One person can't make it to the Games. It takes an army. I am blessed to have hundreds supporting me; but, there is one person I know I couldn't do this without: my mentor, my friend-my Cindi Bannink.
The first thing Rick said to me when I went on my Stanford recruiting trip was, "I can put you on an Olympic team." I assumed he was blowing smoke. At the time I'd managed to qualify for exactly one U.S. senior nationals, where I had come nowhere near the semifinals, much less the podium. Clearly, Rick saw something in me that I didn't yet see in myself.
"You could be great, you know." I remember him saying early on. I would nod uncertainly. "No. You could really be great." When I first got to Stanford, great was just a word to me. Over the course of nine years with Rick, greatness has become a way of life. He convinced me to dream, and taught me that fighting towards perfection is more fulfilling than settling for "just good".
He taught me that every practice is an opportunity to be better, and every repetition where I am not working to make improvements is a waste. It's a simple concept, but not an easy one. Especially in my early days, you could hear Rick's Boston accent way past the fence surrounding the pool: "Yoah not even tryyy-ing!" This sounds harsh, but the funny thing is, it worked—it helped me dig deeper and get more out of myself than I otherwise would have. And each person on the team—from Olympic hopefuls to walk-ons—always knew that behind the intensity was a man who cared deeply about us—who was trying his hardest, using every tool at his disposal, to help us reach the goals we set for ourselves. He taught us all to love the sport as much as he himself loved it.
Now that my diving career is nearing its end, he's encouraging me to strive for greatness in other parts of my life. I like to write, so he asks whether I want to be a Hemingway or a Faulkner. He's as excited as I am for my post-diving options, and he's the first one I turn to for advice. I know that in life, and in diving, he wants to help me be the best possible version of myself—to aim for the perfect 10.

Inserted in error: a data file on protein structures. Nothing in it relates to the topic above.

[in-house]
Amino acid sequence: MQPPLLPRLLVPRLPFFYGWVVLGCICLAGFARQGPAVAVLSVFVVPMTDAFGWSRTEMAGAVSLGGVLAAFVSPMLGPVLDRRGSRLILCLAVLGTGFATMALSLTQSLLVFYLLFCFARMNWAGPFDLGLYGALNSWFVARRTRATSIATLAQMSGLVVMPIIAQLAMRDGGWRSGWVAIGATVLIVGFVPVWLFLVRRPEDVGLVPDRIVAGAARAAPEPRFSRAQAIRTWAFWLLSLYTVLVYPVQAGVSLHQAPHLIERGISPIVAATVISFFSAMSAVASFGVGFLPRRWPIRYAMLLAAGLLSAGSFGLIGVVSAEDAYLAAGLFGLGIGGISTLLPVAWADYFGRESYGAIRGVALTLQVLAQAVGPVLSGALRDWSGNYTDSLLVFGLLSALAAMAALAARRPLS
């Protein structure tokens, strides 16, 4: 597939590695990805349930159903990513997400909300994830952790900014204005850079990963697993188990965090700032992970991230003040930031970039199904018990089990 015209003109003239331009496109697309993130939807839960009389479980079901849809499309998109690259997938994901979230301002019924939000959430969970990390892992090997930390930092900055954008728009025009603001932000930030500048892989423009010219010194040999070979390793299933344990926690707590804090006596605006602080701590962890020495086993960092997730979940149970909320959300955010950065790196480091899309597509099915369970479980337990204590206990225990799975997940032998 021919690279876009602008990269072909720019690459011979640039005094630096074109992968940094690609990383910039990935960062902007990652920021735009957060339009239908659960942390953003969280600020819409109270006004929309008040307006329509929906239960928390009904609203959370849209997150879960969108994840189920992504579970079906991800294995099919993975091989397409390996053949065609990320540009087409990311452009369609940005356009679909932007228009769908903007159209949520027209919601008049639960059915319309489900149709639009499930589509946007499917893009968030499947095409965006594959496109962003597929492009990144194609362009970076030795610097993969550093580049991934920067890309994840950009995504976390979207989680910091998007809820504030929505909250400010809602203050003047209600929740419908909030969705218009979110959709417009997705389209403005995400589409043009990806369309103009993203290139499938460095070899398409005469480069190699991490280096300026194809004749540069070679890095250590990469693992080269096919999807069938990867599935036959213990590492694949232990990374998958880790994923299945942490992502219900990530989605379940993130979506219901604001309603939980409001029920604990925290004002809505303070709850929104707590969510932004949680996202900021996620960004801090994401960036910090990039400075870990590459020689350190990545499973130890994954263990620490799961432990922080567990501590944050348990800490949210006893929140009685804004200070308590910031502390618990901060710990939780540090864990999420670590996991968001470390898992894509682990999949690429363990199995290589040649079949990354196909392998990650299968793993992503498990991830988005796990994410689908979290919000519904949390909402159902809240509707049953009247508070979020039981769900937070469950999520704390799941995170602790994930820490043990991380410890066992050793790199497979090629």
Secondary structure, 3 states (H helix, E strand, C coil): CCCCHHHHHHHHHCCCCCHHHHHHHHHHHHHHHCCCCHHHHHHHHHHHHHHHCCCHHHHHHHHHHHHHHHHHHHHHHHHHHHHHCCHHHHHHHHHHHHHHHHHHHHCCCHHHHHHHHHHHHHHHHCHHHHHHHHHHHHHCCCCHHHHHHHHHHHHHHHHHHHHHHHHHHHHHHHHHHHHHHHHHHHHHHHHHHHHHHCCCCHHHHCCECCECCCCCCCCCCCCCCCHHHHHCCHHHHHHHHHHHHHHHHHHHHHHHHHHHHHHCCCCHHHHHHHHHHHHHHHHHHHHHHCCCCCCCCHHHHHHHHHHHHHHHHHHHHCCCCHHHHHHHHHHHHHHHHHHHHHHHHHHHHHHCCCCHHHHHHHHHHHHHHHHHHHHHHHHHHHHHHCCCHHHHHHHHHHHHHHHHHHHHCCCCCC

A boyfriend's commitment
After my freshman year of college, I wanted to be done with swimming. I missed my boyfriend, Taylor Devereux, who lived in Boise, Idaho. I went through depressions because I could never see him and I wanted to move away to be with him.
He is the biggest reason why I decided to stay one more year at Texas A&M University. He asked me if he were to move down to Texas, would I be willing to give it one more try. I told him yes. So, he dropped out school, quit his job at his father's pharmacy, left all his friends and family, and made the move to College Station, Texas to help me through one more year.
He has been the biggest blessing in my life. Every morning he wakes up at 5:30 a.m. to drive me to practice so I won't have to ride my bike. He's never complained about waking up early, he has only been encouraging, reminding me of my goal swim times (that we both want and know I can achieve) and to always work hard in practice.
He has also learned how to cook and makes me a fresh hot dinner every night with all the necessary nutrients so I can have a better recovery. He helps me make and pack my lunch so I can go to bed earlier to get more sleep. He will even read my texts books to me out loud when I'm too tired to read or too frustrated to understand so I can get better grades so I'm eligible to swim.
Taylor is my better half, and the best thing-next to swimming-that has ever happened to me. He is the biggest support and I could not ask for a better boyfriend or best friend to have in my life. He has helped me get me to my Olympic dream. It would mean everything to me for him to get this recognition.
A couple's love and faith